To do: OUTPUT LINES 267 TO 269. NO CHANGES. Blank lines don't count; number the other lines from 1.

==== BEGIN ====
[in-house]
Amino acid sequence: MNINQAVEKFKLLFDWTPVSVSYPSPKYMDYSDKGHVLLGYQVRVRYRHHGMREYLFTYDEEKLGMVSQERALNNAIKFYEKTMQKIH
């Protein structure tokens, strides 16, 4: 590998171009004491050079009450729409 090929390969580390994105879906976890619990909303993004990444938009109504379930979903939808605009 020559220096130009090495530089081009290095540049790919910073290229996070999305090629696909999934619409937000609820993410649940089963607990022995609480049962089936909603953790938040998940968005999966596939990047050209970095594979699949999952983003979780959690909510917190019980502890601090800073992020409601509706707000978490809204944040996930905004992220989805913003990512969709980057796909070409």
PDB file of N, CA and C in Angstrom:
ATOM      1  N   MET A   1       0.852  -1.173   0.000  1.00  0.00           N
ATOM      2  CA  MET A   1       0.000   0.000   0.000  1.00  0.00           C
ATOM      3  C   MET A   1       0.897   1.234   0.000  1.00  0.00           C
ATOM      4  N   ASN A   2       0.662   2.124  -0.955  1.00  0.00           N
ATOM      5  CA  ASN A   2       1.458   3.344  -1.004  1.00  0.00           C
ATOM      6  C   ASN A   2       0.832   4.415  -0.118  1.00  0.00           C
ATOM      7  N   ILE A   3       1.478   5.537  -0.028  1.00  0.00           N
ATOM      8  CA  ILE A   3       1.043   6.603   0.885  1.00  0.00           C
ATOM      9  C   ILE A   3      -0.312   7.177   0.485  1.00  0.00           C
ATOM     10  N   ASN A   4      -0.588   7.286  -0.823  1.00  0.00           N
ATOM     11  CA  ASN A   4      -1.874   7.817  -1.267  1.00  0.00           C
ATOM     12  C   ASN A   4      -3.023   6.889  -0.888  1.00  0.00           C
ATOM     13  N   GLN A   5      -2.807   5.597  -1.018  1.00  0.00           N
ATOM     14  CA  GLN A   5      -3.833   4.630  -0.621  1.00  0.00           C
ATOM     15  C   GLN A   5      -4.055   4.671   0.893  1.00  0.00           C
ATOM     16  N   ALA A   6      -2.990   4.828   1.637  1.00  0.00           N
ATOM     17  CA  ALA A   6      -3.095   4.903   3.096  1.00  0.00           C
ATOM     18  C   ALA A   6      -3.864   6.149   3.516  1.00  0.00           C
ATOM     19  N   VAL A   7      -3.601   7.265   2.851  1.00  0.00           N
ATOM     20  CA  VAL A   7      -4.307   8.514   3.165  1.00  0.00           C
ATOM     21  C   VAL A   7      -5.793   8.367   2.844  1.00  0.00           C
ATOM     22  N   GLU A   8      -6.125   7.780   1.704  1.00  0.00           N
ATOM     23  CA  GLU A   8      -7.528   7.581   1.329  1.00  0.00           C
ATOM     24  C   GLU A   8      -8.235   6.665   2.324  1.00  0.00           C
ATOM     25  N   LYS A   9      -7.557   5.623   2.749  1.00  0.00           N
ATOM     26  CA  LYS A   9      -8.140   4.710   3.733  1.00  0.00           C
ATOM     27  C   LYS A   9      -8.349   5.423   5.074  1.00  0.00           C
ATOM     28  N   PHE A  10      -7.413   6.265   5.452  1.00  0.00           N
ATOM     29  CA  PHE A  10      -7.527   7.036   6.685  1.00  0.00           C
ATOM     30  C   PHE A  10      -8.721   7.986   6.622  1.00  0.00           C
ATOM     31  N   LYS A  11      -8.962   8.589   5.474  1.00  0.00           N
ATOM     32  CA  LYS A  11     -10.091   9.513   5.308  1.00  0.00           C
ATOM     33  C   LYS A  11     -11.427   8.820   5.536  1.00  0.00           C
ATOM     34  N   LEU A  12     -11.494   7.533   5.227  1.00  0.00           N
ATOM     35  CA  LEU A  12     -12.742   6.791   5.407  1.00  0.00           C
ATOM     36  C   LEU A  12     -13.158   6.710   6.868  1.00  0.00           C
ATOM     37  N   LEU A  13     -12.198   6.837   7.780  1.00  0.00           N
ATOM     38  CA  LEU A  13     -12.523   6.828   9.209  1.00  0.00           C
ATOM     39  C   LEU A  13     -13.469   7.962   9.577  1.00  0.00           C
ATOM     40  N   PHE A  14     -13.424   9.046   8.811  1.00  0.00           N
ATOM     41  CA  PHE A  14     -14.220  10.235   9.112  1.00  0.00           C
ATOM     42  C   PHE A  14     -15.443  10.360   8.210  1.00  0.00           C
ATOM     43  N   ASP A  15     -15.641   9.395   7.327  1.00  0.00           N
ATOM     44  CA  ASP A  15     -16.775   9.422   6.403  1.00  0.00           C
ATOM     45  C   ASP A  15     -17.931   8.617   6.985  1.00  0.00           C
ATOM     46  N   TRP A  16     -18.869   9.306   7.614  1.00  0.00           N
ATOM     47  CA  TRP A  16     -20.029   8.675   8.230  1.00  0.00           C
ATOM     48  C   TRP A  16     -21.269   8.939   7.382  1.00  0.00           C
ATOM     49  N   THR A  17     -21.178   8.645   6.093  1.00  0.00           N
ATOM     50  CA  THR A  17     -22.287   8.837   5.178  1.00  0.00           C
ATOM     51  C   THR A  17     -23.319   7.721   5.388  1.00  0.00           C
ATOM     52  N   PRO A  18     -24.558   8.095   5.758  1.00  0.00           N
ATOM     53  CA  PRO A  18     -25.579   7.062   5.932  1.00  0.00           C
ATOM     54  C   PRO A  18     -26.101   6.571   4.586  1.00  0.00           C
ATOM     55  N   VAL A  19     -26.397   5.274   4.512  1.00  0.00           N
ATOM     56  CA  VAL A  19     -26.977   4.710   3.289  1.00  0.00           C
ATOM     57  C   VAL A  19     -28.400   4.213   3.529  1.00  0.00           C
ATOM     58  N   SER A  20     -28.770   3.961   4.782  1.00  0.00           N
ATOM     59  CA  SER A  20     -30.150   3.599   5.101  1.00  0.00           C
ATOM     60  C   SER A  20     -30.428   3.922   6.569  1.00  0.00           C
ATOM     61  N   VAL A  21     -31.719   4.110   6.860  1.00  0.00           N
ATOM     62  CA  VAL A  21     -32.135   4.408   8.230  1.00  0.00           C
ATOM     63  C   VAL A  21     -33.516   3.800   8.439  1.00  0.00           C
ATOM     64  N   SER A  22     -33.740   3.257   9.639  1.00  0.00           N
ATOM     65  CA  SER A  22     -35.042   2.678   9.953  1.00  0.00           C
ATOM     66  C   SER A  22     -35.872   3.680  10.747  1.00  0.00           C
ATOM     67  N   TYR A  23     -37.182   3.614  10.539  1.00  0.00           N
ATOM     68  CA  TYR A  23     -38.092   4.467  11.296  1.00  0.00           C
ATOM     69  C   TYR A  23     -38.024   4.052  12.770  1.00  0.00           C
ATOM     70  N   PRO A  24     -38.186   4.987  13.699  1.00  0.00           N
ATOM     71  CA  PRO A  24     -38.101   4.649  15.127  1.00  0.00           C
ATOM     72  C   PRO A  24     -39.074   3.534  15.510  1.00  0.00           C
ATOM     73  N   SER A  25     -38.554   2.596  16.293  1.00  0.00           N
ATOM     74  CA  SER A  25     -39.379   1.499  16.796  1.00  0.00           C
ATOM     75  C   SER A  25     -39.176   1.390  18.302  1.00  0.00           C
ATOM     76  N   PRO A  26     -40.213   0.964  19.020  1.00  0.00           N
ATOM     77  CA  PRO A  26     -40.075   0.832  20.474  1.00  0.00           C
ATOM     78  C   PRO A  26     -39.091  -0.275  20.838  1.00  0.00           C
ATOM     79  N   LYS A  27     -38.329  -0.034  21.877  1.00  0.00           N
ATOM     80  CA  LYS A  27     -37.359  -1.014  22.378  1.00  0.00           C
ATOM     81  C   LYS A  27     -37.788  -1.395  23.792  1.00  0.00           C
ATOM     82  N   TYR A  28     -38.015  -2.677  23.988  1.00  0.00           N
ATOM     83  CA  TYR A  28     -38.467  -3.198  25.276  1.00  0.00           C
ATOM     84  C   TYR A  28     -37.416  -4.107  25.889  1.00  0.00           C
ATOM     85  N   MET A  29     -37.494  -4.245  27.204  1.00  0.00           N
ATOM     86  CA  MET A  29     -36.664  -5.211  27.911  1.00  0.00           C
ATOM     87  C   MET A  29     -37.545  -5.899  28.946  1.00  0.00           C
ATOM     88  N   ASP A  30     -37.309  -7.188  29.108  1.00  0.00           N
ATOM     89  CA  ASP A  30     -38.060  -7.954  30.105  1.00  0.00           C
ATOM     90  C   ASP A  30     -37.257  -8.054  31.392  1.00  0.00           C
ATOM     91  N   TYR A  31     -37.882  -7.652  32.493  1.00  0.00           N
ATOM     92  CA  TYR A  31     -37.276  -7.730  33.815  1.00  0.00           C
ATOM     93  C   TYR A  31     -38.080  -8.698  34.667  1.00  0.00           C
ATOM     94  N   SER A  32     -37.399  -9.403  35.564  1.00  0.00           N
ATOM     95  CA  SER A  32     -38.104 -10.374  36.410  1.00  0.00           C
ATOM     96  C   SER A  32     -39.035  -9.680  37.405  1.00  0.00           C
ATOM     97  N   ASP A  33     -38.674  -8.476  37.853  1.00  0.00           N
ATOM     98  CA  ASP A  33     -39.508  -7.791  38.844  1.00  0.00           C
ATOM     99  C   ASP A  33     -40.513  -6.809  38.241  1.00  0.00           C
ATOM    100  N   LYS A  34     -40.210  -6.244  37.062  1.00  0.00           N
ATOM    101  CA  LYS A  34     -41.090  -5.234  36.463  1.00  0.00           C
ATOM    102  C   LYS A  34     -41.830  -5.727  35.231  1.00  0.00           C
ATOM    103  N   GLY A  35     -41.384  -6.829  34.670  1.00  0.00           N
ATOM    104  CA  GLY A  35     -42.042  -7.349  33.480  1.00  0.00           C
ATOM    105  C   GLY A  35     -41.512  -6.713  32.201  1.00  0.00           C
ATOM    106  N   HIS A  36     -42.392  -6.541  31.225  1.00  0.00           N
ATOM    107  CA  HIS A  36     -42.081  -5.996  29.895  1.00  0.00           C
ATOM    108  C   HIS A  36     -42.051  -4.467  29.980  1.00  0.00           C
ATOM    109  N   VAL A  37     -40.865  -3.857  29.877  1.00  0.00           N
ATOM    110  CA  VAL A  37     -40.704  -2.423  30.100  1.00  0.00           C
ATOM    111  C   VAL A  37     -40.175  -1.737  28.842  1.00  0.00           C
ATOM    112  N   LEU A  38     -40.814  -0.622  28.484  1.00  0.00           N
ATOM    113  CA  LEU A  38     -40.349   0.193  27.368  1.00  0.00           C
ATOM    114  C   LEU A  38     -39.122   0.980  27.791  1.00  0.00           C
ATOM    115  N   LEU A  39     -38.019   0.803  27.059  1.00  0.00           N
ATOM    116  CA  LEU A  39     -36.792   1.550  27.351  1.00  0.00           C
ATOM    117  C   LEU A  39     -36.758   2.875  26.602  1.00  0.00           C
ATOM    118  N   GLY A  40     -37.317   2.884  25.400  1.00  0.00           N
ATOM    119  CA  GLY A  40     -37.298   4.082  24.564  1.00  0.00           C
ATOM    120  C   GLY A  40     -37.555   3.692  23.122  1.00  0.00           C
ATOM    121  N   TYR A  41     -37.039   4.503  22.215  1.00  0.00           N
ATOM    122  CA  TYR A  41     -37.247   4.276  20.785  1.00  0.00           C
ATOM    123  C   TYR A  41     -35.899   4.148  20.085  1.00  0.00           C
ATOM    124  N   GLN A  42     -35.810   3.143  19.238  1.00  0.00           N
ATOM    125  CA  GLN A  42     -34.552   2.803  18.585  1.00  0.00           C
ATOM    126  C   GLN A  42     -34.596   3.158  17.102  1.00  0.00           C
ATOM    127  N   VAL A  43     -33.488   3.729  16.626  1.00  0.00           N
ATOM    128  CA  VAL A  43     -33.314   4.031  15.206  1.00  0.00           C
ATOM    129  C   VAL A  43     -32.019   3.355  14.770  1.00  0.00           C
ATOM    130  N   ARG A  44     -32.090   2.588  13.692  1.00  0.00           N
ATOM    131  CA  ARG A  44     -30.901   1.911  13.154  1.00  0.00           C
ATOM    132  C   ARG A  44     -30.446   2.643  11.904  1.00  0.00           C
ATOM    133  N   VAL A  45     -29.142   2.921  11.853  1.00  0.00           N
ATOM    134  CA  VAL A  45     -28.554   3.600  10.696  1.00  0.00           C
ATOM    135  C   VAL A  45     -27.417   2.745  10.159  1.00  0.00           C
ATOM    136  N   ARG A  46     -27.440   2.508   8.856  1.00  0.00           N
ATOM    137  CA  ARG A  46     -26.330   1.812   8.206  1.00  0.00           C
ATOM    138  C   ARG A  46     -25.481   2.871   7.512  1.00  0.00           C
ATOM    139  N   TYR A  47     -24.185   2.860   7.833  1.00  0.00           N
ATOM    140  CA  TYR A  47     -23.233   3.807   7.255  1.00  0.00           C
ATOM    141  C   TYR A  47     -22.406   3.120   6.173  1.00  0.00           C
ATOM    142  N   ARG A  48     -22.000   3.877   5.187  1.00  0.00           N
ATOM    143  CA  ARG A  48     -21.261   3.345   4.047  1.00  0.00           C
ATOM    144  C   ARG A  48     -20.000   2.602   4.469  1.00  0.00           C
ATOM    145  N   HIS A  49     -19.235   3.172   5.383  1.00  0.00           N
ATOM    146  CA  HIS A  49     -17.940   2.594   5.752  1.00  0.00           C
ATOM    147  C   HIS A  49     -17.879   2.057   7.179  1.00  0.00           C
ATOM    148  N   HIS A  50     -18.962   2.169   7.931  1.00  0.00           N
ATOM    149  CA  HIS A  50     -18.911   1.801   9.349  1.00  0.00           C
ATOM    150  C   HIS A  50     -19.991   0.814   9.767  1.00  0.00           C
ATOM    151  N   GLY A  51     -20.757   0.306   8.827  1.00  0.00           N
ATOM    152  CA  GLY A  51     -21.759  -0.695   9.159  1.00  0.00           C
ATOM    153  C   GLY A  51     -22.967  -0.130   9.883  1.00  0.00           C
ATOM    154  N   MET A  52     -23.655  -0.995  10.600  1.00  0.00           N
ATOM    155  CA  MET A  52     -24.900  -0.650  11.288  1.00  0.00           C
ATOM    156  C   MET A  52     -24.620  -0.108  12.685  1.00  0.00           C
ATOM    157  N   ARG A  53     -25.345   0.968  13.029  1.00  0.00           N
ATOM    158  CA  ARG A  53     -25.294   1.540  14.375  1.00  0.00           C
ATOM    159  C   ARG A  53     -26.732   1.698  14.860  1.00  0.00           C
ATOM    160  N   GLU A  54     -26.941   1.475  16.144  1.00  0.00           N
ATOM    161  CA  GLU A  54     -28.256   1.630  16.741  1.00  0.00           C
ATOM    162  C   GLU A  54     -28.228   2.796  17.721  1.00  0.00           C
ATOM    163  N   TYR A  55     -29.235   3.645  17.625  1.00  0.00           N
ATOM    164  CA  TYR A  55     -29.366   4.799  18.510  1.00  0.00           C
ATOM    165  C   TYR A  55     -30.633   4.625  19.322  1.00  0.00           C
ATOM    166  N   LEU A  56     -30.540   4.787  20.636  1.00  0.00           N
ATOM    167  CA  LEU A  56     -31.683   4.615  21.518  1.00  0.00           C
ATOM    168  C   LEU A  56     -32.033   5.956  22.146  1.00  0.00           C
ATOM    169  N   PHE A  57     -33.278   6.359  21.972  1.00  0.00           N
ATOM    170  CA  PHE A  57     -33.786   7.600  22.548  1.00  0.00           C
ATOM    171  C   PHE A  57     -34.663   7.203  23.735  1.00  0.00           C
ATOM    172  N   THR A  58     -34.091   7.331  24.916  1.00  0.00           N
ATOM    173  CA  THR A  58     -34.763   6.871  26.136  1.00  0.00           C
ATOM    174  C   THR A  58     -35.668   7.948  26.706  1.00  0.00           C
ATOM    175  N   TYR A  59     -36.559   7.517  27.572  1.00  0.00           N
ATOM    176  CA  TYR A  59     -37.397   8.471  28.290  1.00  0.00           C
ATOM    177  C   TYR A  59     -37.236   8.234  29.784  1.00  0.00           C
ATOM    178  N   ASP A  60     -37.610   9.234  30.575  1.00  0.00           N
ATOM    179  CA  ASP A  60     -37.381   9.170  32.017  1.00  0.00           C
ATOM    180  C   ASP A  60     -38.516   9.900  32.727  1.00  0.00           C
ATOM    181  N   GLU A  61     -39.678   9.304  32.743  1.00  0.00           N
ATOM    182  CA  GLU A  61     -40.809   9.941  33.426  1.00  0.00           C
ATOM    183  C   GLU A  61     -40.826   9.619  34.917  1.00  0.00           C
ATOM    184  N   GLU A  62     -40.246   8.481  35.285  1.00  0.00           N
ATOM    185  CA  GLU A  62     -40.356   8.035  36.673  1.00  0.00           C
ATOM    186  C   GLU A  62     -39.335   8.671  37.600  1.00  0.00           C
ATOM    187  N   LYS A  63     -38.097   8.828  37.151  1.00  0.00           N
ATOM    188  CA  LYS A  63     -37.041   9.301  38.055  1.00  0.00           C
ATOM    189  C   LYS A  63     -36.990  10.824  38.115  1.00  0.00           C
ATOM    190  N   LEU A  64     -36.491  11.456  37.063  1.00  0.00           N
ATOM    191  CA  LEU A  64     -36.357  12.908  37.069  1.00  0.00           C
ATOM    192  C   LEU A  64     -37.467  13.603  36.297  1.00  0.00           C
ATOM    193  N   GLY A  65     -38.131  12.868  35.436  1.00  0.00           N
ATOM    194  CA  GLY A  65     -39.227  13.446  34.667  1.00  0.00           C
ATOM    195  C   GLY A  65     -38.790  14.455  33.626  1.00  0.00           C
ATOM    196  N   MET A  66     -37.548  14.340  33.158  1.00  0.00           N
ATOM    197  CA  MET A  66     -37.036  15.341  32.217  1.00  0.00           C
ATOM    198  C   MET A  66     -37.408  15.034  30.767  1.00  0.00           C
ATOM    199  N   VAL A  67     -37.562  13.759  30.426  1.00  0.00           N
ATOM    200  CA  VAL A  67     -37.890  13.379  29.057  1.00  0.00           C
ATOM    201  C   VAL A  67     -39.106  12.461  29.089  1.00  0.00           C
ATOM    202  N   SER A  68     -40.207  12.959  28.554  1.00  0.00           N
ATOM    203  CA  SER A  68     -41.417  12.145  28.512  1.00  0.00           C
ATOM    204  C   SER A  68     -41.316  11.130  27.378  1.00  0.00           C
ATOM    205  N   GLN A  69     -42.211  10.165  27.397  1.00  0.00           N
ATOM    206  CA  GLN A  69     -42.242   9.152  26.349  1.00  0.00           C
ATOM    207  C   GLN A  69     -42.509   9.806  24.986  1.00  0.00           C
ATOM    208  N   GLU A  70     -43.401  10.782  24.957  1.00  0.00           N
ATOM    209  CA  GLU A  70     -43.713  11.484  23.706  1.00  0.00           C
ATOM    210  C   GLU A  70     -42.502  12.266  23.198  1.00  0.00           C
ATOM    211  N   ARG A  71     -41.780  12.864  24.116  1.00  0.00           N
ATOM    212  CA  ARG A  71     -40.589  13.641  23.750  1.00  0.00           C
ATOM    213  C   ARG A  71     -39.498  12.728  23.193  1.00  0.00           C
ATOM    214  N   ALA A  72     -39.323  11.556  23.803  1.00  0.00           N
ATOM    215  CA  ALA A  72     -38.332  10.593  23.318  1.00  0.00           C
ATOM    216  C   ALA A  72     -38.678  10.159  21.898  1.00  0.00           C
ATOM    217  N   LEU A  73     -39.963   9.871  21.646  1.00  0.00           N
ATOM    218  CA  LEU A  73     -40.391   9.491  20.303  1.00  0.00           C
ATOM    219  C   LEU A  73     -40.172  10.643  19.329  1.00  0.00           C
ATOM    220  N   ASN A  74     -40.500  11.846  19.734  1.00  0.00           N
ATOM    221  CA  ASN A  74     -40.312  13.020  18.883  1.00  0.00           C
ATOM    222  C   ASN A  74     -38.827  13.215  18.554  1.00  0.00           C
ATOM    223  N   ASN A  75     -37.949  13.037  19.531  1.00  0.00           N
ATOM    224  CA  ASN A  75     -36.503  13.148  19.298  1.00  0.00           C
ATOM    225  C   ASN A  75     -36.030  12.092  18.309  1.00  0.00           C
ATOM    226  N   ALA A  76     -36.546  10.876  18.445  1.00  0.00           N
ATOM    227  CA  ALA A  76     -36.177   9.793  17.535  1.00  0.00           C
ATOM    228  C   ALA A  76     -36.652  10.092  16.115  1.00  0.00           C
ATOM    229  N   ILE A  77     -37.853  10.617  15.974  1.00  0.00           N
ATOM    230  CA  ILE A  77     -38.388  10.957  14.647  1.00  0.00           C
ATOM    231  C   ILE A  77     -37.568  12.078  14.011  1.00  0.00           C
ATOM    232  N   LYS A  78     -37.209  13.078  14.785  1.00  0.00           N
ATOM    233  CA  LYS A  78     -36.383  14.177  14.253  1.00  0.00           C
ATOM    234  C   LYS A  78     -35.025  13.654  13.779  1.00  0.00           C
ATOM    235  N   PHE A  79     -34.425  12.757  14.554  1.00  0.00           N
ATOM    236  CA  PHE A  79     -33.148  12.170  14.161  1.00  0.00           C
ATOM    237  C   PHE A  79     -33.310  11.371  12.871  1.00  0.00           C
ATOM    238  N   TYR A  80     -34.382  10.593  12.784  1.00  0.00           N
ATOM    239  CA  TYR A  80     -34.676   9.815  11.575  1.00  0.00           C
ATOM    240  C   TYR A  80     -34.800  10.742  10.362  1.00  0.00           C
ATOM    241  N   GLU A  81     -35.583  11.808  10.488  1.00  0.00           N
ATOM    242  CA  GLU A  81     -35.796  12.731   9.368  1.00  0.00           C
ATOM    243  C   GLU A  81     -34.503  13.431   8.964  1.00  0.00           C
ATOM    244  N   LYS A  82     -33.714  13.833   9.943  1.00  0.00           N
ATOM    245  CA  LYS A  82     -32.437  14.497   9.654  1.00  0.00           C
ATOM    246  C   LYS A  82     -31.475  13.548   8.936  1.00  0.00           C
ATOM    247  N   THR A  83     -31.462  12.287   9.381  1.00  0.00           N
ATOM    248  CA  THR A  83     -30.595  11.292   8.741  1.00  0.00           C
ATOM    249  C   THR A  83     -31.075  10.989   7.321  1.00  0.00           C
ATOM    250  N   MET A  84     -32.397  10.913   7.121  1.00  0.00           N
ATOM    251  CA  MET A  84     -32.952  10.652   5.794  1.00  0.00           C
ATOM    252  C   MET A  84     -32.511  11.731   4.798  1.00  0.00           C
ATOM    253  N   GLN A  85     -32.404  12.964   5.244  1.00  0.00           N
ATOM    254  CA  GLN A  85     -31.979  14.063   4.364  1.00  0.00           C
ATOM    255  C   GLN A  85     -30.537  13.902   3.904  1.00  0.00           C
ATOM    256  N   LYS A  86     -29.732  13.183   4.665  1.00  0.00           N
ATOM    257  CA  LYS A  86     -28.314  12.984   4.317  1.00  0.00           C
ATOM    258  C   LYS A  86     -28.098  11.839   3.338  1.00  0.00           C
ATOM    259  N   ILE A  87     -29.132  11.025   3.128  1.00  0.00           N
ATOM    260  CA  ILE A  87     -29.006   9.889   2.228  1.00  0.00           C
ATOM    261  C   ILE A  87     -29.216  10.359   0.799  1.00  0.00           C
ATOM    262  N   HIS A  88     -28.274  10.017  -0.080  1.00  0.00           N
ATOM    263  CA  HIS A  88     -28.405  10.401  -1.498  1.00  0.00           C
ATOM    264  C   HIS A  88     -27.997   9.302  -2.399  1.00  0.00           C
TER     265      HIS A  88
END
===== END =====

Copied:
ATOM    263  CA  HIS A  88     -28.405  10.401  -1.498  1.00  0.00           C
ATOM    264  C   HIS A  88     -27.997   9.302  -2.399  1.00  0.00           C
TER     265      HIS A  88